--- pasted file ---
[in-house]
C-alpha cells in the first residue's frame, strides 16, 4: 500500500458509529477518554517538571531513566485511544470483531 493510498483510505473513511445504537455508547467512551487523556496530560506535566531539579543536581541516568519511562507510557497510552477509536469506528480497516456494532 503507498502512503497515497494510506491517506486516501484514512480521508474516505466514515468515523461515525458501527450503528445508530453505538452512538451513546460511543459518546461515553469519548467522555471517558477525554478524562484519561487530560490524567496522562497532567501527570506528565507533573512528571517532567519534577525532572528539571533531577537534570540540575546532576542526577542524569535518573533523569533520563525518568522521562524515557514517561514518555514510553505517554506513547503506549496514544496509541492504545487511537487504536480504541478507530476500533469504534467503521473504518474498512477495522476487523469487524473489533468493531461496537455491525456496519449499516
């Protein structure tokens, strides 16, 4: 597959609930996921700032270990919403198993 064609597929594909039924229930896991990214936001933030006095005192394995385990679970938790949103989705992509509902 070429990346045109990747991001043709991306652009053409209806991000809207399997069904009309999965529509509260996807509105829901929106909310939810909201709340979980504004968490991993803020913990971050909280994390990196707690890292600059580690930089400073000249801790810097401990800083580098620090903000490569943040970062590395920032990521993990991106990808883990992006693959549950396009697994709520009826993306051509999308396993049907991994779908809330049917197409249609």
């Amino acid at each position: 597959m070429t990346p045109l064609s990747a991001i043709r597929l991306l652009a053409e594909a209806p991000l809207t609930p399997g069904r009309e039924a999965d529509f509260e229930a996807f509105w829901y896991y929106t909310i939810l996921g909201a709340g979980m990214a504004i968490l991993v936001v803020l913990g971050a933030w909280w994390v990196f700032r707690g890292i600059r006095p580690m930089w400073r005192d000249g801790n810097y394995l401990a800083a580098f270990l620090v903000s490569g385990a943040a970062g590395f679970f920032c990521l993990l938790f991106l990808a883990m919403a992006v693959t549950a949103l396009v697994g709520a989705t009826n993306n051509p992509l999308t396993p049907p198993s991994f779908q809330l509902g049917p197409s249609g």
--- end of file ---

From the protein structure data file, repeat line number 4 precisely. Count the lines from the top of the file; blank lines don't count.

């Amino acid at each position: 597959m070429t990346p045109l064609s990747a991001i043709r597929l991306l652009a053409e594909a209806p991000l809207t609930p399997g069904r009309e039924a999965d529509f509260e229930a996807f509105w829901y896991y929106t909310i939810l996921g909201a709340g979980m990214a504004i968490l991993v936001v803020l913990g971050a933030w909280w994390v990196f700032r707690g890292i600059r006095p580690m930089w400073r005192d000249g801790n810097y394995l401990a800083a580098f270990l620090v903000s490569g385990a943040a970062g590395f679970f920032c990521l993990l938790f991106l990808a883990m919403a992006v693959t549950a949103l396009v697994g709520a989705t009826n993306n051509p992509l999308t396993p049907p198993s991994f779908q809330l509902g049917p197409s249609g």